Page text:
El Rey National Park

Immerse yourself in the dazzling beauty of El Rey National Park, a paradise in the heart of Argentina’s wilderness. In this vibrant mosaic of wildlife, rich cultures, and mighty landscapes, you will embark on an unforgettable journey. Keep reading to uncover the hidden treasures awaiting your visit.

National Park Information

El Rey National Park

Geographic Location

Located in the provinces of Salta and Tucumán, within the department of Anta, in Argentina, El Rey National Park stretches across a vast territory encompassing the eastern Andes mountain range and the Yungas and Dry Chaco ecoregions. It can be pinpointed at coordinates: 24°42′00″S 64°38′00″W / -24.7, -64.63333333.

History of El Rey National Park

Established on June 24, 1948 (Decree No. 18.800/48) under the Spanish name "Parque Nacional El Rey", this park has preserved and protected a valuable piece of the mountain jungle, offering a safe haven for numerous endemic species.

In the 18th century, the former estate of El Rey was one of the strongholds situated on the eastern border of Salta and Jujuy, under the jurisdiction of the Viceroyalty of Peru. In 1767, it was granted by royal concession to Colonel Fernández Cornejo y Rendón, who had led the expulsion of the Jesuits that same year.

On June 24, 1948, through Decree No. 18.800/48 by President Juan Domingo Perón, the lands intended for the creation of a national park in the province of Salta were subjected to expropriation. Initially known as Finca El Rey National Park, it became the first national park established within an Argentine province, as previous national parks were situated in national territories. It is important to note that it was not declared a national park through a national law, nor was its domain and jurisdiction granted through a provincial law. Decree No. 18.800/48 is considered the legal instrument of creation, even though it solely orders the expropriation of the lands for the purpose of establishing a national park without mentioning its official name.

Subsequently, Law No. 19.292 on the Boundaries of Different Parks and Reserves, enacted and promulgated on October 11, 1971, refers to El Rey National Park by its current name.

Finally, National Parks Law No. 22.351, enacted and promulgated on November 4, 1980, ratifies El Rey National Park and makes reference to Decree No. 18.800/48.

On October 10, 1990, through Decree No. 2.149/90, a sector of the national park was designated as a strict nature reserve. However, the boundaries of the strict nature reserve were modified on March 23, 1994, through Decree No. 453/1994, which reduced its extent and created the wild nature reserve.

General Information

Establishment of the National Park

The Park was established with the aim of preserving a representative section of the mountain jungle and Yungas, along with their respective native species.

Extent and Terrain Characteristics

Covering an area of over 44,162 hectares (about 441.6 km²), the park stretches from river valleys to mountain peaks, offering a great diversity of landscapes.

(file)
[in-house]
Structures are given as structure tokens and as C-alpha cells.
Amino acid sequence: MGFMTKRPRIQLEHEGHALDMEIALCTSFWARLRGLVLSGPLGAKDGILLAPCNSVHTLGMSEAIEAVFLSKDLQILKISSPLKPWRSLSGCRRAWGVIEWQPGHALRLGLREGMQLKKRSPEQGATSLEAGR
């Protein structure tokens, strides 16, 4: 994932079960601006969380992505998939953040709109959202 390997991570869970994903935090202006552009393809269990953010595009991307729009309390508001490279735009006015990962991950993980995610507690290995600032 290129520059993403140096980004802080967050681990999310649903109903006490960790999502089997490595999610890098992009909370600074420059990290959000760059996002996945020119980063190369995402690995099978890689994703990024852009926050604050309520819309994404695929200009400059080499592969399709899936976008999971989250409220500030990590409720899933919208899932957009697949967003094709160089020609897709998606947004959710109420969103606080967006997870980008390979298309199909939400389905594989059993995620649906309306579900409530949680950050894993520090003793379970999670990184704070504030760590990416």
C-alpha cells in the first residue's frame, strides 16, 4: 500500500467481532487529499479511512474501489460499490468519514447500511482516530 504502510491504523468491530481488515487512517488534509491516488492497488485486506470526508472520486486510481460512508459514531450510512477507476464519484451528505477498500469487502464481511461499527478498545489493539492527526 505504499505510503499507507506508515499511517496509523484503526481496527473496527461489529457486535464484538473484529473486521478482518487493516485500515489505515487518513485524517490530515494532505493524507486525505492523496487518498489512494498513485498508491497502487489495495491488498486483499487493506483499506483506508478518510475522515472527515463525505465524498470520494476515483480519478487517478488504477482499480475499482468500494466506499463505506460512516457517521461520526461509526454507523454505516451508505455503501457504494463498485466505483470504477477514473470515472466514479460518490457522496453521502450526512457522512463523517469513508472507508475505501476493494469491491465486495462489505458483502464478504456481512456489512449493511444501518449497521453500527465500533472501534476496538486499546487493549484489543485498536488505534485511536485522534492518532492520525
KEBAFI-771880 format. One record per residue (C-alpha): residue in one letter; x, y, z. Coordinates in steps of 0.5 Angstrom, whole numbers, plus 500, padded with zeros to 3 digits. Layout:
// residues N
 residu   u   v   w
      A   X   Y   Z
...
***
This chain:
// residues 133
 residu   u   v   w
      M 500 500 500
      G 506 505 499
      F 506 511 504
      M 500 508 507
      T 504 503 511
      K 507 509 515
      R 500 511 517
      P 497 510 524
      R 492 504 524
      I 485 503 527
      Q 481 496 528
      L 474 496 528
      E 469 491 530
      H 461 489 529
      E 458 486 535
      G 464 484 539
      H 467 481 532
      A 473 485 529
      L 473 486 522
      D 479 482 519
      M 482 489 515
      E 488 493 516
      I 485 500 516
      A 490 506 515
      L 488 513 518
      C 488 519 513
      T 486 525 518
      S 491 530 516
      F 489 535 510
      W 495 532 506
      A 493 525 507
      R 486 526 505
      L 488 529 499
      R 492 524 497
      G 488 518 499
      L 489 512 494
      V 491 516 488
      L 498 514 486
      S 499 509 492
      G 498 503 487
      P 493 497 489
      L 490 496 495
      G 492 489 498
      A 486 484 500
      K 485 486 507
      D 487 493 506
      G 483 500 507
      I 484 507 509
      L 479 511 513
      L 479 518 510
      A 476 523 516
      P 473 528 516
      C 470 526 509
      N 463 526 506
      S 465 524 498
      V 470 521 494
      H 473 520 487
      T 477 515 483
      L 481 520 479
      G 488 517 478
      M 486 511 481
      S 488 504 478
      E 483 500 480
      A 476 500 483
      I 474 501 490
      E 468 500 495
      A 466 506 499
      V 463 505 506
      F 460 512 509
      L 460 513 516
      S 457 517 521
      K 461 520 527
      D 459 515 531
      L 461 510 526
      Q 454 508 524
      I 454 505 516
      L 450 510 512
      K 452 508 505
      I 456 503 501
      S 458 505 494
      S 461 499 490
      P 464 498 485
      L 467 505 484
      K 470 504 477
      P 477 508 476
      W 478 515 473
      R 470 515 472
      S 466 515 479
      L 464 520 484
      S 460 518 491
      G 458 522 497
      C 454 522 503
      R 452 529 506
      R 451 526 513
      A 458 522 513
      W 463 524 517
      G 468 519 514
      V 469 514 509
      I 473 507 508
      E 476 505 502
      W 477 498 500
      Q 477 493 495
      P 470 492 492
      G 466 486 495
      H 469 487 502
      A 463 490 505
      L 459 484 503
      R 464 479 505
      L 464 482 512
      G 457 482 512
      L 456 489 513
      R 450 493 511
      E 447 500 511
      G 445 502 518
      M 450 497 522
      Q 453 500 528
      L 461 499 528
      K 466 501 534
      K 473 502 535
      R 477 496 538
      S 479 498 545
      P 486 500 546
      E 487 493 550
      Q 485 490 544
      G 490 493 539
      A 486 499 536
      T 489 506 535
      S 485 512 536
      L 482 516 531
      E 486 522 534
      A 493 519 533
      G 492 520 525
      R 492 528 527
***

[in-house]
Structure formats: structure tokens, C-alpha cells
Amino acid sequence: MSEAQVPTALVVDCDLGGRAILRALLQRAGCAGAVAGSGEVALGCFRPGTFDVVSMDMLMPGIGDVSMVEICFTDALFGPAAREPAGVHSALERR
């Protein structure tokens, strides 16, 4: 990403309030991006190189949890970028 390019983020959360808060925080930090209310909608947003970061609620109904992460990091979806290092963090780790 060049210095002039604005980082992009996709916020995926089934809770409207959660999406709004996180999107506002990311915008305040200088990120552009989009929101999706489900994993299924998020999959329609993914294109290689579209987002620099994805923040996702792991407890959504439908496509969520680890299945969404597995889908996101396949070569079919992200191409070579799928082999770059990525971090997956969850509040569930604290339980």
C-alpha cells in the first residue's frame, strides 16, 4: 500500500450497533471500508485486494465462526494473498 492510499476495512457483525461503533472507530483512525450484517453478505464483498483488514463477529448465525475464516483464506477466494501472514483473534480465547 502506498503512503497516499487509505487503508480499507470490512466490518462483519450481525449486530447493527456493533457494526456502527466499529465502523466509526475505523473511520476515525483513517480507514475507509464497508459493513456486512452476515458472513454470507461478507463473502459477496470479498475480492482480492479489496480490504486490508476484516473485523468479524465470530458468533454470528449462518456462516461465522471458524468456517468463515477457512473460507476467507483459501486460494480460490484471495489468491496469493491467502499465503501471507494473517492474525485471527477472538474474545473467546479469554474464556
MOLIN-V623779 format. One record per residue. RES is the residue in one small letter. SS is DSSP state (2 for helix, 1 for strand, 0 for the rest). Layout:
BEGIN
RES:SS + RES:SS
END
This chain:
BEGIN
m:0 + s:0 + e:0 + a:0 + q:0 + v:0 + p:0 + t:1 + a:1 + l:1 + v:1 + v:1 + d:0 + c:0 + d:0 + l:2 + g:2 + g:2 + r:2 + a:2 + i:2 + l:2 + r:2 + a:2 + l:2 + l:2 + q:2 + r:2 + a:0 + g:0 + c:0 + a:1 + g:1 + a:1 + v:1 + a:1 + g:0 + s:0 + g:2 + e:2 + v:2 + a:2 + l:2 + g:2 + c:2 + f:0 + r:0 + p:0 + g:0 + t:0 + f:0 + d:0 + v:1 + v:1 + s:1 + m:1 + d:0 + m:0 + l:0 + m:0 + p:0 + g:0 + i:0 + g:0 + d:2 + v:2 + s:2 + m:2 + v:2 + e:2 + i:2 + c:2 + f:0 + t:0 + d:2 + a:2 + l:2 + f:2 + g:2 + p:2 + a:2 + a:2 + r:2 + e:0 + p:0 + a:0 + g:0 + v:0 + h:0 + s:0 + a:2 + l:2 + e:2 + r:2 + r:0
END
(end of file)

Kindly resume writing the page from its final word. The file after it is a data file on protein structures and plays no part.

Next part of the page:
El Rey National Park experiences a varied climate. During winter, average temperatures hover around 8°C, while in summer, they reach around 21°C. The rainy season primarily spans from November to March. In the higher mountain areas, temperatures can drop below freezing, and snowfall can occur, creating a picturesque landscape.

Flora and Fauna

Flora Diversity

This park is home to an impressive variety of plant species, from orchids to giant ferns, populating the dense jungle. The flora of El Rey National Park is distributed across different levels or strata as altitude increases. At the lowest level, we find the serrano Chaco forest with species such as horco quebracho, cochucho, atamisque, and cardones. Next, there’s the transition jungle with trees like tipa and pacarae. Then, in the mountain jungle, we can encounter towering specimens of cedar, tarco, tipa, and walnut trees. Starting from an altitude of 800 meters, the myrtle jungle begins, dominated by species like palo barroso, alpamato, mato, chal-chal, and güili. Above 1,500 meters, mountain pine forests develop, followed by alder and, finally, queñoa. One of the highlights is the diverse range of epiphytes, such as the tank bromeliad, "clavel del aire" flowers, and various orchid species. In the higher parts of the mountains, we find serrano grasslands.

Fauna Diversity

A multitude of animal species, including the jaguar, tapir, and Andean condor, make this park an ideal spot for wildlife observation. Notable bird species include the red-legged seriema, charata, and common mountain pava. Brown and red brocket deer, peccaries, river otters, tapirs, foxes, and pumas can also be found.

Rivers and streams are home to several native fish species like dorado, boga, catfish, and sábalo. At Laguna de los Patitos, diverse waterfowl can be observed, such as the red-gartered coot, black coot, cutirí duck, and gray gallinule. The rich diversity of animal species makes the park an ideal place for wildlife observation.

Biodiversity Conservation

El Rey plays a vital role in protecting threatened species and conserving the biodiversity of the region.

Tourist Attractions and Activities

The park offers a variety of sites to visit and activities to enjoy, providing a comprehensive experience:

Santa Elena Field and Los Lobitos Waterfall

Located 4 km from the operations center, you can access these sites via a vehicular trail. Here, you can marvel at the natural beauty of the Los Lobitos waterfall and enjoy the surroundings of Santa Elena Field.

Popayán River

Around 10 km away, you’ll find the Popayán River, accessible via a vehicular trail. Here, you can relax by the river, enjoy the surrounding nature, and perhaps take a refreshing dip in its waters.